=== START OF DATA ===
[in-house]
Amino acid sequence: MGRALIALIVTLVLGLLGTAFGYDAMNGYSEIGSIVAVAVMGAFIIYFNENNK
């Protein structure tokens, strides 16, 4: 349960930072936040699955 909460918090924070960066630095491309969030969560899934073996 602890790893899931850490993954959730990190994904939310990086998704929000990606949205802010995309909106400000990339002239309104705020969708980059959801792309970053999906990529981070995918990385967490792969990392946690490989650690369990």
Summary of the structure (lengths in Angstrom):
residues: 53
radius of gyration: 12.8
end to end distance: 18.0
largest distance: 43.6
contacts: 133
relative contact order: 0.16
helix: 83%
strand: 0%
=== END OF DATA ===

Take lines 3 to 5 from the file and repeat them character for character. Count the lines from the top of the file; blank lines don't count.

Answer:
């Protein structure tokens, strides 16, 4: 349960930072936040699955 909460918090924070960066630095491309969030969560899934073996 602890790893899931850490993954959730990190994904939310990086998704929000990606949205802010995309909106400000990339002239309104705020969708980059959801792309970053999906990529981070995918990385967490792969990392946690490989650690369990």
Summary of the structure (lengths in Angstrom):
residues: 53